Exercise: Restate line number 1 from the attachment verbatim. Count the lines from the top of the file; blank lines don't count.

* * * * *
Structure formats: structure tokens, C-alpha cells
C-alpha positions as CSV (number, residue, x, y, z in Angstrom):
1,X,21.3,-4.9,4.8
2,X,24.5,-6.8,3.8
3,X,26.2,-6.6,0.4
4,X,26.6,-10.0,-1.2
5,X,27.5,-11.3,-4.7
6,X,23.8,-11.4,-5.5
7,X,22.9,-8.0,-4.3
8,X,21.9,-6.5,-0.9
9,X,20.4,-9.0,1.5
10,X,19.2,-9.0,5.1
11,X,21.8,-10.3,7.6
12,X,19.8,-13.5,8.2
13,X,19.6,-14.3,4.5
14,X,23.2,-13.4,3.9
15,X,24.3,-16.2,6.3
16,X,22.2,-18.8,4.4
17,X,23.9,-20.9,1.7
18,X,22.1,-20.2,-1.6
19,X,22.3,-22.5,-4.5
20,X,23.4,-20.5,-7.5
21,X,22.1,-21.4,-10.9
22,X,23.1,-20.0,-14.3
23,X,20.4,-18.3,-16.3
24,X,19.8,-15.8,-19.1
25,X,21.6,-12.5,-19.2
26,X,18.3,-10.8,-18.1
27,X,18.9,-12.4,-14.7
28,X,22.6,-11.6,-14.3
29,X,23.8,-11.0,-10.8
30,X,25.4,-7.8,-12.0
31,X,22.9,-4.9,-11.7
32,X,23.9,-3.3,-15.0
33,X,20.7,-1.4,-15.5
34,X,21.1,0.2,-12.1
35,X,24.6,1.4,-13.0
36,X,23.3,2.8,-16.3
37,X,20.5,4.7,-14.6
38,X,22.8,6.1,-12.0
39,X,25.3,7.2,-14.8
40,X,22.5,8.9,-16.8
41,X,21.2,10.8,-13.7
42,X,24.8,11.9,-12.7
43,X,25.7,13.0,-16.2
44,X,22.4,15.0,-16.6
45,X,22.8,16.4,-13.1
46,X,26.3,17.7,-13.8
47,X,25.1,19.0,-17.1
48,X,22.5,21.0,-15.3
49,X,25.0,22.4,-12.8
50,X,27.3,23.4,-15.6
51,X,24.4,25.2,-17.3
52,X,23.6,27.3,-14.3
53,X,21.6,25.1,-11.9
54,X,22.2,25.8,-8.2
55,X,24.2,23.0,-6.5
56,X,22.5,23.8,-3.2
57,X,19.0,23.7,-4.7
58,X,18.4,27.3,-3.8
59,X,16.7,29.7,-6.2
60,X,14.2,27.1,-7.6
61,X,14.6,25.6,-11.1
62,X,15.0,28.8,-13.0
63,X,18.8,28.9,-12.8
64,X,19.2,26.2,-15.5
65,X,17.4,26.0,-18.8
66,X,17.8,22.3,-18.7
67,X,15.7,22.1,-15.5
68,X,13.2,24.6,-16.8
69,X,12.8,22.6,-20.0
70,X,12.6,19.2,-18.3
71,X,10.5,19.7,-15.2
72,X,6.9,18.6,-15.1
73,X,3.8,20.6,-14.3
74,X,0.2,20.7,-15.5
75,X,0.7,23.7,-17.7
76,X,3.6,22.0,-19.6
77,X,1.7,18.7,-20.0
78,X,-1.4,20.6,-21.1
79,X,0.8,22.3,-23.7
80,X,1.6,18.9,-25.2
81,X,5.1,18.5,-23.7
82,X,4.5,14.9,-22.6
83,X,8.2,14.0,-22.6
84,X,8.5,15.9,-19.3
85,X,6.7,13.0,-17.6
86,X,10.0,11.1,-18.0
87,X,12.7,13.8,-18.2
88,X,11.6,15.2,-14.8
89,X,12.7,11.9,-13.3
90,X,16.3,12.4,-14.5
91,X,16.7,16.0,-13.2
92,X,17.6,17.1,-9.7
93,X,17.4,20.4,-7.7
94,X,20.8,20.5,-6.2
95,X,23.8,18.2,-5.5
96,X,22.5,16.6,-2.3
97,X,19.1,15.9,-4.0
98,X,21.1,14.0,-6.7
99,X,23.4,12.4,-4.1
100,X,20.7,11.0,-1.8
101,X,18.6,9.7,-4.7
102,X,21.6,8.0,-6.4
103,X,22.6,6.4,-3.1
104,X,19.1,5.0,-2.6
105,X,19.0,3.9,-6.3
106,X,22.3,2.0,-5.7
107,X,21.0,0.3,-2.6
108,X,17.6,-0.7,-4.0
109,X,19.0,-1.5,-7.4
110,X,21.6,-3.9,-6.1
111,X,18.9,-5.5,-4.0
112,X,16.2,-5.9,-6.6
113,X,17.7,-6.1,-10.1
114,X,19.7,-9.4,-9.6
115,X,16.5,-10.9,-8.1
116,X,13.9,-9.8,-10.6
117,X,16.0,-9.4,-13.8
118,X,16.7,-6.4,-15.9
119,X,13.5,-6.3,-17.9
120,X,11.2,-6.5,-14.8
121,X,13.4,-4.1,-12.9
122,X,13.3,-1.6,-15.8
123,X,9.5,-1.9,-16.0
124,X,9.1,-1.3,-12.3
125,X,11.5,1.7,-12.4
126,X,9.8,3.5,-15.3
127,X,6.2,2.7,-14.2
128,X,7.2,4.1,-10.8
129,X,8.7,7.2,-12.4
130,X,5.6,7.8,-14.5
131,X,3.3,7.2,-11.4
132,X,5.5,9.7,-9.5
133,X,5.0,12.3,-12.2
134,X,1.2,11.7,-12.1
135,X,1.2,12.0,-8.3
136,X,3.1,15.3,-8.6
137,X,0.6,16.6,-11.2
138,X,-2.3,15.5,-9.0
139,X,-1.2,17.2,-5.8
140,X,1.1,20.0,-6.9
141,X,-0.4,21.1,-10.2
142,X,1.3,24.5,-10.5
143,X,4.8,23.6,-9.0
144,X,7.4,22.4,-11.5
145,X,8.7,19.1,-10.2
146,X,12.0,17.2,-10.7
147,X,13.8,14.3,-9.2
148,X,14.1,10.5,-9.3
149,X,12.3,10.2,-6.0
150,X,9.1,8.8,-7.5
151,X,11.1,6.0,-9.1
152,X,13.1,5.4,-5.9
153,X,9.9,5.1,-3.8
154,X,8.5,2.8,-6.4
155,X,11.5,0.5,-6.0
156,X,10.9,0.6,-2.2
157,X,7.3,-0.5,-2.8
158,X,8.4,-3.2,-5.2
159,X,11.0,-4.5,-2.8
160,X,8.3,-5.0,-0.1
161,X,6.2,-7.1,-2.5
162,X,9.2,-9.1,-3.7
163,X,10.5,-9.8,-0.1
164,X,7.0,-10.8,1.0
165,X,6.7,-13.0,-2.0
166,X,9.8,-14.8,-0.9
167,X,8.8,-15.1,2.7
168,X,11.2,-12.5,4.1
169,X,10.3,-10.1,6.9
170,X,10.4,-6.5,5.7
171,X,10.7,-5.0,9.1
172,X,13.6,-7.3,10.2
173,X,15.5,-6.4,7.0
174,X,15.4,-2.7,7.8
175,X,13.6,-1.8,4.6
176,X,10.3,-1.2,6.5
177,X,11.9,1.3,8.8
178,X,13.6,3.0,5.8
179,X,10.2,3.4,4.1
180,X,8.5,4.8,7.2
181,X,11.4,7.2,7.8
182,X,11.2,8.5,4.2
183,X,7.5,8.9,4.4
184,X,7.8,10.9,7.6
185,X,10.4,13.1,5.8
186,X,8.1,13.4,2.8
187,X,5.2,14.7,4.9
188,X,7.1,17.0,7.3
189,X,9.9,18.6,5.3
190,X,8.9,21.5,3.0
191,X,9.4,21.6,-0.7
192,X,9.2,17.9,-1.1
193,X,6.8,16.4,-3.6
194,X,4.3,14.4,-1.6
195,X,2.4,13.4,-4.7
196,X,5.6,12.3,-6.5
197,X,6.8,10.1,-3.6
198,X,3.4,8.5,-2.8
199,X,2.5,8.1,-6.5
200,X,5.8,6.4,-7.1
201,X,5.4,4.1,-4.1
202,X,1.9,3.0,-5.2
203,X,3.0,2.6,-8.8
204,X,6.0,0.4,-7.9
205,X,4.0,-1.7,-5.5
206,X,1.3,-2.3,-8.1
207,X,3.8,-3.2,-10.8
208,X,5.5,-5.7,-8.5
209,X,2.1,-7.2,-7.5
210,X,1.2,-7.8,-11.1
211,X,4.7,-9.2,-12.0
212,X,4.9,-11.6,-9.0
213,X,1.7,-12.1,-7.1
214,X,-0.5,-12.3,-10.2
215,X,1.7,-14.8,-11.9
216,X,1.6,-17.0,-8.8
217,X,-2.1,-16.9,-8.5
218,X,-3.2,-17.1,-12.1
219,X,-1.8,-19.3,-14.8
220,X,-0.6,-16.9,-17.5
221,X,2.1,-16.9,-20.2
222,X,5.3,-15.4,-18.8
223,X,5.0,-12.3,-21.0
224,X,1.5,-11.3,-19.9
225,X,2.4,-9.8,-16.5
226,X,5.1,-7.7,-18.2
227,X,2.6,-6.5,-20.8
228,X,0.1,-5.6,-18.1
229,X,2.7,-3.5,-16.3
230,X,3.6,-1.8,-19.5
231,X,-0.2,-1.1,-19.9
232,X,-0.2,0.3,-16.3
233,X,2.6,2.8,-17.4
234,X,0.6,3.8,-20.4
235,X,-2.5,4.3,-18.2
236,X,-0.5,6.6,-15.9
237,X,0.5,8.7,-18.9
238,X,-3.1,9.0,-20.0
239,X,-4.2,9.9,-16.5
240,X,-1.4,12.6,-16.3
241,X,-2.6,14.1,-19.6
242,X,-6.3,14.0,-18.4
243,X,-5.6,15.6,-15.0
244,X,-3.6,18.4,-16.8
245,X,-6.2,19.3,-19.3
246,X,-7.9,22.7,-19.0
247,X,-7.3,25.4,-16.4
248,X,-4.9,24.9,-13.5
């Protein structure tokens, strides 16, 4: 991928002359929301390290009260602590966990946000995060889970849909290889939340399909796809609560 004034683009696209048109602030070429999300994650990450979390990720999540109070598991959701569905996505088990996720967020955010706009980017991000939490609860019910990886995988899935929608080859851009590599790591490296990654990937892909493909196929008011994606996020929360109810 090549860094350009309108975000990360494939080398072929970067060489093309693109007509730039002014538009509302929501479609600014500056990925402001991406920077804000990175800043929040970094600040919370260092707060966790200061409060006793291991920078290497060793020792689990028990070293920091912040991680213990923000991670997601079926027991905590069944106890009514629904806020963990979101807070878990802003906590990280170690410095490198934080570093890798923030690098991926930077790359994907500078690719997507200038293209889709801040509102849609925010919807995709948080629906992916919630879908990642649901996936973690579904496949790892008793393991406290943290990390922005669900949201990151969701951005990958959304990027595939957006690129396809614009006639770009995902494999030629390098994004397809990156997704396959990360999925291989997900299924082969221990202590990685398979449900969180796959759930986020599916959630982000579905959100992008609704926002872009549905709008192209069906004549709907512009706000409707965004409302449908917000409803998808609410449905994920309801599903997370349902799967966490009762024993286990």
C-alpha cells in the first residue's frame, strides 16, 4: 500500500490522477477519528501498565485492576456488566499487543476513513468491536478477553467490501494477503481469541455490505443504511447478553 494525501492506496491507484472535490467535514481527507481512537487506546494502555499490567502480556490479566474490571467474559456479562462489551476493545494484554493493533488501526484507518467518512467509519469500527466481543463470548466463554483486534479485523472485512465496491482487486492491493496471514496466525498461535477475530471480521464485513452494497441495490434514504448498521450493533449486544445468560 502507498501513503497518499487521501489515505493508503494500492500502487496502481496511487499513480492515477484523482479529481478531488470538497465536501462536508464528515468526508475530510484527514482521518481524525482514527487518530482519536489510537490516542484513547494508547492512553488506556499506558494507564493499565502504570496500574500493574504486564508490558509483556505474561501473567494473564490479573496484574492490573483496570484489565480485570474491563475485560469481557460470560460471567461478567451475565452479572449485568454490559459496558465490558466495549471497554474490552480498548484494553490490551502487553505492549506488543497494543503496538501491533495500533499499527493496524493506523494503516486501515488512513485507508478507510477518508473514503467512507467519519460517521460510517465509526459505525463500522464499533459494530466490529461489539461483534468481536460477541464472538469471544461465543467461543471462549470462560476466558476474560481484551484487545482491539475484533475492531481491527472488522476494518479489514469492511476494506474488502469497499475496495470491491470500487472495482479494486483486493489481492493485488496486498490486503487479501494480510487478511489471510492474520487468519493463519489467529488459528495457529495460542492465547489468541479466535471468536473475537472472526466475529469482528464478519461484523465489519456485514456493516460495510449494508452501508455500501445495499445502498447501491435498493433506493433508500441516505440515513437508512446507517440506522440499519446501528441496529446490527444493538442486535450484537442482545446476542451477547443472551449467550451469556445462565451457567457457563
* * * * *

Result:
Structure formats: structure tokens, C-alpha cells